3. Leo said...

    Chass’ bitterness, and old-fogey-ness has been evident ever since he was kicked out of the Times and forced to start his own “blog” which he subsequently proceeded to announce was not a blog because he hates bloggers because they all sit in their mom’s basement. 

    He’s been doing this long enough that he is respected by the older baseball insiders, but he’s a shell of himself these days.

  4. Josh said...

    I’m just a lowly 1L, but I can report from the field that we’re very strongly encouraged to rely almost exclusively on online LEXIS and WestLaw.

  5. Brandon Isleib said...

    I disagree vehemently, Craig with your entire post.  Why?

    Because I hate LEXIS, and that irrationally will cloud my judgment of your whole point.  Reader response!  I get to be right by fiat!

    Actually, the comparison would only be fully relevant if b-ref cost about $4/minute once you got out of school.  I’m very thankful it’s not like that.

  6. Craig Calcaterra said...

    Brandon—I’ve had flat-fee LEXIS just about everywhere I’ve worked since I got out of law school.  I have no idea if it’s a good move for the firms, but it’s nice on my end, because I don’t have to watch my minutes too closely.  Have you ever seen the pricing for LEXIS searches?  Egad, it’s outrageous.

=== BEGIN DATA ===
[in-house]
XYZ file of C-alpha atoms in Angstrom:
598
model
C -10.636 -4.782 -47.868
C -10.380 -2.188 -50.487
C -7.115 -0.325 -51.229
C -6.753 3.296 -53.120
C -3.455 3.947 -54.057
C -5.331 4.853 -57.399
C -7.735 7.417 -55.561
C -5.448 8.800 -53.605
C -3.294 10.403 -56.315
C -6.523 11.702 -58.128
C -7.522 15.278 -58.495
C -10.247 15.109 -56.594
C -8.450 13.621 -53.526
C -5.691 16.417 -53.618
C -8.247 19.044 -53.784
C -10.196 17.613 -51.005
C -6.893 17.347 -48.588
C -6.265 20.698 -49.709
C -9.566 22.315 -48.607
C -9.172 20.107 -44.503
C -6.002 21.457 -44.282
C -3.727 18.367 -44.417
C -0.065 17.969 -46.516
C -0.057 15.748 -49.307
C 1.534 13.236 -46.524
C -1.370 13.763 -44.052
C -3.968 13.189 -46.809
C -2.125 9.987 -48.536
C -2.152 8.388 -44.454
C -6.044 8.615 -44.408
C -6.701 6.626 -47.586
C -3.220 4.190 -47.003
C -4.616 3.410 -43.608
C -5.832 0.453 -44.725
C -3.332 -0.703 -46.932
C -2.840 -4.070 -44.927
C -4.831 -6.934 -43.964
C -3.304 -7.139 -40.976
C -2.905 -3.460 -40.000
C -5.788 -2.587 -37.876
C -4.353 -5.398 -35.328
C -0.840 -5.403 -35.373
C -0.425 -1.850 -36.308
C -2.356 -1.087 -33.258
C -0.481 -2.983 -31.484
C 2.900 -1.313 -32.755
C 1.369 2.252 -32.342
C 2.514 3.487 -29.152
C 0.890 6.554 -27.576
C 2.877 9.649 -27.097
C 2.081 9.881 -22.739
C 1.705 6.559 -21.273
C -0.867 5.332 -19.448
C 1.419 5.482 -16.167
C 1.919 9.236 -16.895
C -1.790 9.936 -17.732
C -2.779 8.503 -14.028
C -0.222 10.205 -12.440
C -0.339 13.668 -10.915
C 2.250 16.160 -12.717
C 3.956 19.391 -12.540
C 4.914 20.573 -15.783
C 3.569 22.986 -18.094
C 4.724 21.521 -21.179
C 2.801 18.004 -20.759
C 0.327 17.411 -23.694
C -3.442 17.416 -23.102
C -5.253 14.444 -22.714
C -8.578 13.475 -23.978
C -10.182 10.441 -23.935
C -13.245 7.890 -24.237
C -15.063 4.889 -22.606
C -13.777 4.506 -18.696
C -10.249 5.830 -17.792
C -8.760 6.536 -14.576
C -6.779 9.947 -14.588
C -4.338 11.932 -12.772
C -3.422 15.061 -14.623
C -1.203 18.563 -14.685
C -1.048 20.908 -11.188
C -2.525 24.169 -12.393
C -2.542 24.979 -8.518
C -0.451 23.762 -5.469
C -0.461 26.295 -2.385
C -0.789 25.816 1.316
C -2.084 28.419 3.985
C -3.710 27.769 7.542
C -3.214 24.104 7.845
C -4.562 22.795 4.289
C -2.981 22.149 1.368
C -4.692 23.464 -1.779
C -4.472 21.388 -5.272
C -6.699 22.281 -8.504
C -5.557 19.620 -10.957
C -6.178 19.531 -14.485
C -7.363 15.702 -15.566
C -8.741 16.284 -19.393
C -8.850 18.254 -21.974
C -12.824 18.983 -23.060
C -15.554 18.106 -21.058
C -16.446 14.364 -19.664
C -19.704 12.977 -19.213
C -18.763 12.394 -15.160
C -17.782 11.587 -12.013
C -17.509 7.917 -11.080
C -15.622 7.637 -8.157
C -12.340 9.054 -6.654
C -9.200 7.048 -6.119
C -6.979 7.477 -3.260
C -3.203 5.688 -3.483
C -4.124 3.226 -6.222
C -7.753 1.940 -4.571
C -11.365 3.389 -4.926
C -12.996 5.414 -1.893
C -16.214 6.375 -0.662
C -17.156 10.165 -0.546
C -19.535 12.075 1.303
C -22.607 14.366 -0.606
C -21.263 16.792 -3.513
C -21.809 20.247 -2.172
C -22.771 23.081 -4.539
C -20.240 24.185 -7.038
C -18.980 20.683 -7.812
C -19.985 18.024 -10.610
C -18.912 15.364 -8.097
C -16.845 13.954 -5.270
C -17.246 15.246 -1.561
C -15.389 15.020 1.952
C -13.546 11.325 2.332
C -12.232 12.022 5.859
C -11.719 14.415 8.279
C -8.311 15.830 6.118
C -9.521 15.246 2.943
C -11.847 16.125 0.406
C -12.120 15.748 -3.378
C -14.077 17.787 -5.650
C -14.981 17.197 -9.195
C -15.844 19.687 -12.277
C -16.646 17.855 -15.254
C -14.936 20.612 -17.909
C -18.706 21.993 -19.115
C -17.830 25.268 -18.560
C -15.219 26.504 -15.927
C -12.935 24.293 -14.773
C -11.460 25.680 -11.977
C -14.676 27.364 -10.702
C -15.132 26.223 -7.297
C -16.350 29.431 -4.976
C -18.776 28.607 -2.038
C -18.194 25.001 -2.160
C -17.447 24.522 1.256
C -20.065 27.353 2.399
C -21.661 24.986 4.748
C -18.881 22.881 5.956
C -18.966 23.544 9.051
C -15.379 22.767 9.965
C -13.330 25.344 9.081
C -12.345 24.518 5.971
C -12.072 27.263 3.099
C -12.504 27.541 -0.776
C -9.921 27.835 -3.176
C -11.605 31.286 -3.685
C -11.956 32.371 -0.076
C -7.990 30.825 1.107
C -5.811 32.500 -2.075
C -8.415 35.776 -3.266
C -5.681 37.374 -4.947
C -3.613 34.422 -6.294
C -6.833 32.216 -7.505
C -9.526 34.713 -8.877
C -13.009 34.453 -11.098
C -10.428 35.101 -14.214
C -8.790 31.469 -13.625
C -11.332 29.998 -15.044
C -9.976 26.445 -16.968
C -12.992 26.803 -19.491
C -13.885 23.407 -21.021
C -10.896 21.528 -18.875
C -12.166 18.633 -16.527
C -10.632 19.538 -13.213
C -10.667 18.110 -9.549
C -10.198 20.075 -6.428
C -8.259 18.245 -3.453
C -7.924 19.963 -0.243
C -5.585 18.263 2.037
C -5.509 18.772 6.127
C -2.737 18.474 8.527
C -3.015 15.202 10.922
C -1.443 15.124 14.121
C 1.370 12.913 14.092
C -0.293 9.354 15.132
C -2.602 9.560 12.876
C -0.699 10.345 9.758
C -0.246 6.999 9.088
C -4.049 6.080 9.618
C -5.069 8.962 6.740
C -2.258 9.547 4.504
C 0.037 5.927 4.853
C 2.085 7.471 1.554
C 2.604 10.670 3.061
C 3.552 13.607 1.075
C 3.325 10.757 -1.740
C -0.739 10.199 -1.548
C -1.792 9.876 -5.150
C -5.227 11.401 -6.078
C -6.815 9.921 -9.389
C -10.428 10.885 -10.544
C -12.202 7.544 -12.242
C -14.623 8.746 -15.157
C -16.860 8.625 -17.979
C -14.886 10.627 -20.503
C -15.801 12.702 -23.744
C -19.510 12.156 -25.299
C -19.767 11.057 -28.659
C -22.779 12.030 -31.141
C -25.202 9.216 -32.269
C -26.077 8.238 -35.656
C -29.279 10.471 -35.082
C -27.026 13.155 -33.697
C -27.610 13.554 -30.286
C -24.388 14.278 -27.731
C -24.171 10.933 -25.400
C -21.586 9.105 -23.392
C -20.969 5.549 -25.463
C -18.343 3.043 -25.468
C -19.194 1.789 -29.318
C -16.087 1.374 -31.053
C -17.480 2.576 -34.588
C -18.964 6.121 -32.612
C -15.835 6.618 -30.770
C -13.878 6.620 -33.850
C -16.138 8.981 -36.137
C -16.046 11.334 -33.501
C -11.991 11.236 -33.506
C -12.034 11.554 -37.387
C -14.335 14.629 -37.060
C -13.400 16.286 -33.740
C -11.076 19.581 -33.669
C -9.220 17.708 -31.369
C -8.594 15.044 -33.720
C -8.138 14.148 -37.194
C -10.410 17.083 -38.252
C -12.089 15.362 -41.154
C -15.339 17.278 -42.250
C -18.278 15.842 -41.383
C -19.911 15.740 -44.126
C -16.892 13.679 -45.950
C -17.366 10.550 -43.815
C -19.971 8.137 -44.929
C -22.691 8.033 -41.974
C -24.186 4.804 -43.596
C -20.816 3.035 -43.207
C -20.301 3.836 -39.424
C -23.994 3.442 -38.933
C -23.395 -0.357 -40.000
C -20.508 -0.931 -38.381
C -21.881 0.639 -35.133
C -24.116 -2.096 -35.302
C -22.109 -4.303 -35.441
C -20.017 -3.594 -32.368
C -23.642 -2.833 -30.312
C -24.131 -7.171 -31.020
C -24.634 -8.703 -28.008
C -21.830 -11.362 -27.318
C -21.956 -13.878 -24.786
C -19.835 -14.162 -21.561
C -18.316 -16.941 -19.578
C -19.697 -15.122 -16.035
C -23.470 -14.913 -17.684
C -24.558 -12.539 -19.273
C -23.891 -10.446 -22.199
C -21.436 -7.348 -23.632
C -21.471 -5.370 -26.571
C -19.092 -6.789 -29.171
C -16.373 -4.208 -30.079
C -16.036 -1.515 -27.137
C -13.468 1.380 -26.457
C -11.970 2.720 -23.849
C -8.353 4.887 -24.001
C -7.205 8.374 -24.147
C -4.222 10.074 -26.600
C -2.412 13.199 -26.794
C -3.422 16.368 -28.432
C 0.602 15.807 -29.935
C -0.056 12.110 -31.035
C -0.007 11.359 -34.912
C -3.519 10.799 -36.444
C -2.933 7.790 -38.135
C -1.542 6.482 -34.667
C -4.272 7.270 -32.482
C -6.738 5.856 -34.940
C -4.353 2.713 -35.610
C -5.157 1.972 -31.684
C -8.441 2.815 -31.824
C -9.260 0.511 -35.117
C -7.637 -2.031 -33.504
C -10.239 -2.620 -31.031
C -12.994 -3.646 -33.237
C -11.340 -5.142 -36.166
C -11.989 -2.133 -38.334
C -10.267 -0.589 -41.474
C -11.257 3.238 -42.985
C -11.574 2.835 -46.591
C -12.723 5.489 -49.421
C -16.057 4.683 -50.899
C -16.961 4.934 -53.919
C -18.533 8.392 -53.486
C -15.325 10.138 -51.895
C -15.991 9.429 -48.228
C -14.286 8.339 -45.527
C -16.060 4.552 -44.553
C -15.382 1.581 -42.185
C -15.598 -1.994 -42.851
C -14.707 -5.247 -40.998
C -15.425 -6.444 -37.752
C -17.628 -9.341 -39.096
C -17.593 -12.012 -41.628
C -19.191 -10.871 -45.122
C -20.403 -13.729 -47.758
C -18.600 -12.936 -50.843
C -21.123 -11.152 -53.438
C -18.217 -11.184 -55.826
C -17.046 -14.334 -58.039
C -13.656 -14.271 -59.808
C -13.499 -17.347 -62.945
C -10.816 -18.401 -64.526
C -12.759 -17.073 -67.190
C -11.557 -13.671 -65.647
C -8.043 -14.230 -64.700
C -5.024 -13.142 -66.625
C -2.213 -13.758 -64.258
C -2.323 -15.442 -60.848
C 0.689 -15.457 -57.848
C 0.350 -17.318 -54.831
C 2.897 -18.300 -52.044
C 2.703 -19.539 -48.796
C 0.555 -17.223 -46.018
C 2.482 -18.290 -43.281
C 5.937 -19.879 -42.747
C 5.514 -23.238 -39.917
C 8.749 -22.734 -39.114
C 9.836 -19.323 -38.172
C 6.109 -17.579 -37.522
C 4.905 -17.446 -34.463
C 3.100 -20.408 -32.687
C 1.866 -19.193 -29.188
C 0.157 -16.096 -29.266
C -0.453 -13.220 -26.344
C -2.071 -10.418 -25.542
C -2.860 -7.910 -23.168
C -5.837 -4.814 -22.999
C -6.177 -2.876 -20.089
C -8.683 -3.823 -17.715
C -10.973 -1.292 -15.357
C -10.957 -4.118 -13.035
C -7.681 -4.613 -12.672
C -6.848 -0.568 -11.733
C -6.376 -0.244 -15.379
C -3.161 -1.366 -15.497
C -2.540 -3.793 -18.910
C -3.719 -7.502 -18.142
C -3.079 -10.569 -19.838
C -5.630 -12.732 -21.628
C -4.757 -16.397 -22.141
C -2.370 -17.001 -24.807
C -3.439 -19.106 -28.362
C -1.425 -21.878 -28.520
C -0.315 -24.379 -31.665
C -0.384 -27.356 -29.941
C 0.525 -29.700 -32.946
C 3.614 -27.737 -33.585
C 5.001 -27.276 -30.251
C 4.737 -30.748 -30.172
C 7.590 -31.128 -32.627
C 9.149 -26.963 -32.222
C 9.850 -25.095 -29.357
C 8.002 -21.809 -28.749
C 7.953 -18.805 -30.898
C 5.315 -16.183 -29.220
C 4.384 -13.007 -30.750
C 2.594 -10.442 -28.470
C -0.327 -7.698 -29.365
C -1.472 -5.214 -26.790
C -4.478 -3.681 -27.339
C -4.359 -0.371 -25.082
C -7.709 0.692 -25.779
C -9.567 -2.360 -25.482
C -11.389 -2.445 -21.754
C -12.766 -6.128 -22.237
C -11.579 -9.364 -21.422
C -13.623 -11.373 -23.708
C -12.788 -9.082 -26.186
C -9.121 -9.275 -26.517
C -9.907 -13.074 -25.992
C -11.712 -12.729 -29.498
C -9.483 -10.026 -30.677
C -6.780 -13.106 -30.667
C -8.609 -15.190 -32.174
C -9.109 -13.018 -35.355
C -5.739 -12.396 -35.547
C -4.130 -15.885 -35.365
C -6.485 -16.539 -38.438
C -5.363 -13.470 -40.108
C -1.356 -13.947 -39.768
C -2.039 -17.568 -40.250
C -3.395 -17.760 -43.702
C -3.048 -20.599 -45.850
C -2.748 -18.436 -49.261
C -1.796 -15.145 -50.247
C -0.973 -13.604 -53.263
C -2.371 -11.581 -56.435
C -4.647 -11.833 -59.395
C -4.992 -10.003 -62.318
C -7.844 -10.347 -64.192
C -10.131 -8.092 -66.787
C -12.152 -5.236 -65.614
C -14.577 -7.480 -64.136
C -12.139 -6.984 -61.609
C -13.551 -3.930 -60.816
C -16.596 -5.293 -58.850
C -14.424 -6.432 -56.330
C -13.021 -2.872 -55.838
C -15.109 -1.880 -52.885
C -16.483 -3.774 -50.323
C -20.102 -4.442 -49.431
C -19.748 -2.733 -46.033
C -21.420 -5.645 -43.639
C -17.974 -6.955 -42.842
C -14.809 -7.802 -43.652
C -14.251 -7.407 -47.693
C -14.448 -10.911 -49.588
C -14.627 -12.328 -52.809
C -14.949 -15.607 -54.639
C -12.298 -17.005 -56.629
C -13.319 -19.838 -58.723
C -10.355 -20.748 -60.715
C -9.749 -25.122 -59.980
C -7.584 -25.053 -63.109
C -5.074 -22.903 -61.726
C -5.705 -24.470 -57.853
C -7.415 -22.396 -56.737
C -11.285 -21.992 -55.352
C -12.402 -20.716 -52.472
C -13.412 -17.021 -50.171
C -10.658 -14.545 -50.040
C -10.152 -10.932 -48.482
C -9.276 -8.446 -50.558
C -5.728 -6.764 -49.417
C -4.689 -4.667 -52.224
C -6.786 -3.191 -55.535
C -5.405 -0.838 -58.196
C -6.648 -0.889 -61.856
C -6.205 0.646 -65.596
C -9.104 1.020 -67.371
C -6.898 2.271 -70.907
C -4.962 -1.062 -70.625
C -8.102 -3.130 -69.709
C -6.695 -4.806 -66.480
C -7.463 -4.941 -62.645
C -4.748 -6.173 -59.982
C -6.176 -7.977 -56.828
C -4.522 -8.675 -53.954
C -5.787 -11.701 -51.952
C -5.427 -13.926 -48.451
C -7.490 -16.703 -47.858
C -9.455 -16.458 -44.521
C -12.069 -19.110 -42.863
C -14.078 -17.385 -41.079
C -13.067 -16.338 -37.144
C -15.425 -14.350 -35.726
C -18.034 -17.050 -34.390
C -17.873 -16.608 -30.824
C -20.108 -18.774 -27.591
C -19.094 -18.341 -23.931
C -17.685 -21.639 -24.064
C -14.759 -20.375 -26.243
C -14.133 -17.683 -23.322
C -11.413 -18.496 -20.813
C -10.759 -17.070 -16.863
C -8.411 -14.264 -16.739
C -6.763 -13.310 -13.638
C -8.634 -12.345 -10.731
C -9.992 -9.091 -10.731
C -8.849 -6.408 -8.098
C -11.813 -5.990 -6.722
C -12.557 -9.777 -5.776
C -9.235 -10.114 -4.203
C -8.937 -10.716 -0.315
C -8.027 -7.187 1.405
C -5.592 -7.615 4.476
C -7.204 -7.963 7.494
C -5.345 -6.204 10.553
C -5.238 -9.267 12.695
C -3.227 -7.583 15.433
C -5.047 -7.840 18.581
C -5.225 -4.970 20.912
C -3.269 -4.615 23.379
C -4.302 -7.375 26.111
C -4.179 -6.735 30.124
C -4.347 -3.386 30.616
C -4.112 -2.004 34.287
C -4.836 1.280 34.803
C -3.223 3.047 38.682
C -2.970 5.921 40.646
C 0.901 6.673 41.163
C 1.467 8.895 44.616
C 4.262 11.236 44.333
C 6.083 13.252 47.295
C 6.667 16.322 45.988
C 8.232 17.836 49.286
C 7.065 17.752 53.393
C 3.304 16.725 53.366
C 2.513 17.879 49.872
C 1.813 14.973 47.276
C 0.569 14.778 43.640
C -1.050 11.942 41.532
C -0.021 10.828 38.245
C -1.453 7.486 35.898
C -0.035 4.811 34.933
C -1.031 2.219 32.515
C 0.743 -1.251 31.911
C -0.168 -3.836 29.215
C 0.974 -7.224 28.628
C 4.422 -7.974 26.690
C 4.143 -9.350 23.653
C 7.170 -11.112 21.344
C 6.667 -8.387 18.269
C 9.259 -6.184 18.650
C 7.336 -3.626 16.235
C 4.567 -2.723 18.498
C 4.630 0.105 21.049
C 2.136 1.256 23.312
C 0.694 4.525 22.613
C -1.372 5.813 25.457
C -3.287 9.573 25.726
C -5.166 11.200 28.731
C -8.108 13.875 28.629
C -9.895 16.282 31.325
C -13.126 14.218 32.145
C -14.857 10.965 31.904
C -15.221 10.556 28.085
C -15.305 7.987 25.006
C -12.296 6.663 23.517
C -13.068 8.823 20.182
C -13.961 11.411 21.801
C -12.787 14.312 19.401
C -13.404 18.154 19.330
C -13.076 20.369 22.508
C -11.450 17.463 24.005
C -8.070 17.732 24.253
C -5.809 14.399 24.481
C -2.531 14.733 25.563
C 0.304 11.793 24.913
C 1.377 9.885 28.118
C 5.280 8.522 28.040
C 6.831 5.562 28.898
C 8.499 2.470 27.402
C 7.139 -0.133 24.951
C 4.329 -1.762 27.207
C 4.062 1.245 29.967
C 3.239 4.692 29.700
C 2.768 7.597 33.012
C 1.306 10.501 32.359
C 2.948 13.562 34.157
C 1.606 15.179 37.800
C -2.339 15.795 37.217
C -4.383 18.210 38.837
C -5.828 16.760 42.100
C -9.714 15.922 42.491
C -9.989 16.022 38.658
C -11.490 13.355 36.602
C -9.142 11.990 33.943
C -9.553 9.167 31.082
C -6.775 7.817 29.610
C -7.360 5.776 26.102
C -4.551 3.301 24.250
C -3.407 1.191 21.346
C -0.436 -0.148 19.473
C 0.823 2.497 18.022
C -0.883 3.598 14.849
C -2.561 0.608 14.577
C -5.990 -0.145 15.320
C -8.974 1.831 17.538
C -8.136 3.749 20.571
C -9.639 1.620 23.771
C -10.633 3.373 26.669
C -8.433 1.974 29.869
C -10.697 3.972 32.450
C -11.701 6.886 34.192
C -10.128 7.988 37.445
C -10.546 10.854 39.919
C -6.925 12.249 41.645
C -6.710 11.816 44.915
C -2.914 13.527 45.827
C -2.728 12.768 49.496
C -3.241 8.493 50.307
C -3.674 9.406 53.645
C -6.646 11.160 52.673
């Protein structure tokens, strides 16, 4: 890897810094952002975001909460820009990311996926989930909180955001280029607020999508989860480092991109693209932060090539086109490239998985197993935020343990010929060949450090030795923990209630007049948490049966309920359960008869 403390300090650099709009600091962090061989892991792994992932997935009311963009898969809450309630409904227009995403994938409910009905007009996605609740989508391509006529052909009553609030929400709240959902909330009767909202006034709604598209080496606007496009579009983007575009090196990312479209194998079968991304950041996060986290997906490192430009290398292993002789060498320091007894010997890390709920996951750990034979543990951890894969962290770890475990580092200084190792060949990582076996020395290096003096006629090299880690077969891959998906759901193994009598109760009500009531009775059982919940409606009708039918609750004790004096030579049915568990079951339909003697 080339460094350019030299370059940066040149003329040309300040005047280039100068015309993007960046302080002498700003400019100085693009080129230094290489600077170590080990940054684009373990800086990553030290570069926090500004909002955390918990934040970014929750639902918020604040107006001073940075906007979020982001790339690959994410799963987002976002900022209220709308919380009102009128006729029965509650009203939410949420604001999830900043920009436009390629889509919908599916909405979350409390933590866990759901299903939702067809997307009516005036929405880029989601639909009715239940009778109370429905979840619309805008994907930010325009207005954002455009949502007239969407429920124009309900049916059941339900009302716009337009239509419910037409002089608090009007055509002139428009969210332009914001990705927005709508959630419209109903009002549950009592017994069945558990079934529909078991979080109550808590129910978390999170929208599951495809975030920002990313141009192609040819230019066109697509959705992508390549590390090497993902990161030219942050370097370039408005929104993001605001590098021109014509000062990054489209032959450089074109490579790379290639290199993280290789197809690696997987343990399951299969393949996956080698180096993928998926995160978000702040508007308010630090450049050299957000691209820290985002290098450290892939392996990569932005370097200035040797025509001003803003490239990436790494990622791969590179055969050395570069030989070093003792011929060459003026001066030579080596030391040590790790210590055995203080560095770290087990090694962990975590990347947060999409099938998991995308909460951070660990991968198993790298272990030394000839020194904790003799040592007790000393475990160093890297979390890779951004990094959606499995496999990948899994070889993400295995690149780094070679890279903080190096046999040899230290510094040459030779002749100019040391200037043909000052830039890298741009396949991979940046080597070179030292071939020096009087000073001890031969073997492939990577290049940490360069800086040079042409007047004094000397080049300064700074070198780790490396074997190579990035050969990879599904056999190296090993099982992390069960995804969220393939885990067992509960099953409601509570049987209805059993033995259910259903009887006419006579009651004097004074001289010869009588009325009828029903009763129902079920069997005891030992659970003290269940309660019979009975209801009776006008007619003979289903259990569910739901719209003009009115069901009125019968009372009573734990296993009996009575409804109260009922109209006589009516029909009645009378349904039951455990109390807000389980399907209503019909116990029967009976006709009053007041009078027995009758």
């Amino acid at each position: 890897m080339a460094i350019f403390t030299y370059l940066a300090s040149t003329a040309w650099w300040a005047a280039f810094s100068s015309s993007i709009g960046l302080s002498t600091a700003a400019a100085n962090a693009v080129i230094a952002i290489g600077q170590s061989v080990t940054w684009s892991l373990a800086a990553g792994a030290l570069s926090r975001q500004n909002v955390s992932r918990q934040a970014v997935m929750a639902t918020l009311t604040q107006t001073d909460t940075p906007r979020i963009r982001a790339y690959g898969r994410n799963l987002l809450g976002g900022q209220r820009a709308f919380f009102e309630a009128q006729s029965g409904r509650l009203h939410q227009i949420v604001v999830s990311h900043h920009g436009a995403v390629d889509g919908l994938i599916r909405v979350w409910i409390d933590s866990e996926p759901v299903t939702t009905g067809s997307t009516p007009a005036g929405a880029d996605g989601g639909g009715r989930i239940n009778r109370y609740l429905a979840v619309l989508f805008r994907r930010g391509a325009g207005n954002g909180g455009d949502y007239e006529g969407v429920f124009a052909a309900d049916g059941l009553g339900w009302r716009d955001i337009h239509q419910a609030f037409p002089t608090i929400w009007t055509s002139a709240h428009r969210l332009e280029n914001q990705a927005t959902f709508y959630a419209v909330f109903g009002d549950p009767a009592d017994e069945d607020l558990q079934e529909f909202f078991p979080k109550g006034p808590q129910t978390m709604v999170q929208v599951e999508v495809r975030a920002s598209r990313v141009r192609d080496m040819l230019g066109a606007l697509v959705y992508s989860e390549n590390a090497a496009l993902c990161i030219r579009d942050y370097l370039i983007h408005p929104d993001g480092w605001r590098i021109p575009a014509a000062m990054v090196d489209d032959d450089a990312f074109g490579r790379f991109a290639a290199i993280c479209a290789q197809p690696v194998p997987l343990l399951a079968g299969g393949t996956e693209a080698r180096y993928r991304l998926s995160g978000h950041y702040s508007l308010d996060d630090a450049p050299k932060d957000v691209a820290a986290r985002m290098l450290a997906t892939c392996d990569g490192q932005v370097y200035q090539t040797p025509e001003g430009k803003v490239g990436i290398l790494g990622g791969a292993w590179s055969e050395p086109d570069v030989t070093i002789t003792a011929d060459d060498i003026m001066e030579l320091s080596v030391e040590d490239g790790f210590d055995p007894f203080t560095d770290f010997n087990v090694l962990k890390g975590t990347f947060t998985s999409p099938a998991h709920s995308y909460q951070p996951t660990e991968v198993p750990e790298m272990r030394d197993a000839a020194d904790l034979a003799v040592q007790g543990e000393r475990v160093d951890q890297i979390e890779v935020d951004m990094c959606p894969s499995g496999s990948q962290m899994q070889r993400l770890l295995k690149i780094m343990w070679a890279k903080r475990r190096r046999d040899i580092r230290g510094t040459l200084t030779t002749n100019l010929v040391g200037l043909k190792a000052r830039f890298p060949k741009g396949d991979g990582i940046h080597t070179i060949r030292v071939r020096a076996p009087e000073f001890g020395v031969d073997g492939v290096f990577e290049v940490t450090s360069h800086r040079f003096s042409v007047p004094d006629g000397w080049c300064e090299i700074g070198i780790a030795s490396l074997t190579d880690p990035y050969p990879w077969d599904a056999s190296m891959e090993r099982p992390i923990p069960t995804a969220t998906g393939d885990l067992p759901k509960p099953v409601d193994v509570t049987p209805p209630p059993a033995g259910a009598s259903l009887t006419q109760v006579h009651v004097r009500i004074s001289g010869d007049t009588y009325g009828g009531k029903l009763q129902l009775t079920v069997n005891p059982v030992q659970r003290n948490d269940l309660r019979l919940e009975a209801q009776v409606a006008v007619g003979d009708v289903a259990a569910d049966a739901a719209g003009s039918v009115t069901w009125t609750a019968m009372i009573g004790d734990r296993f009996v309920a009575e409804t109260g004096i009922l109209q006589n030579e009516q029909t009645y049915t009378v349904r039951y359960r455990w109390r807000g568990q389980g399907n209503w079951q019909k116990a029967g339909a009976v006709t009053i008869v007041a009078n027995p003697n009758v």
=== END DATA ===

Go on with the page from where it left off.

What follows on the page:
7. christopher said...

    In a somewhat similar vein, I can’t read research papers online.  I get them online, but I need the printout.  I have a really hard time digesting and synthesizing information when i just read a pdf on my computer.  But the kids today… they seem to have no problem with this.  Different way of learning and visualizing, i guess.

  8. Aaron Moreno said...

    Until they went to flat fees, I’m sure a law clerk’s greatest value was in his student account with Westlaw and Lexis.

  9. Gerry said...

    I got the Red & Green books every year for about a dozen years, but then I stopped seeing them in the stores. I thought they stopped publishing them years ago, but from this article it sounds like they just stopped making them available to the public and only sent them out to the media.

    There may not have been anything in them that you can’t get online today – provided you’re handy with databases. But if you don’t know how to download Retrosheet and make queries, there’s probably still some information that’s easier to get out of the Red & Green books than it is to find online.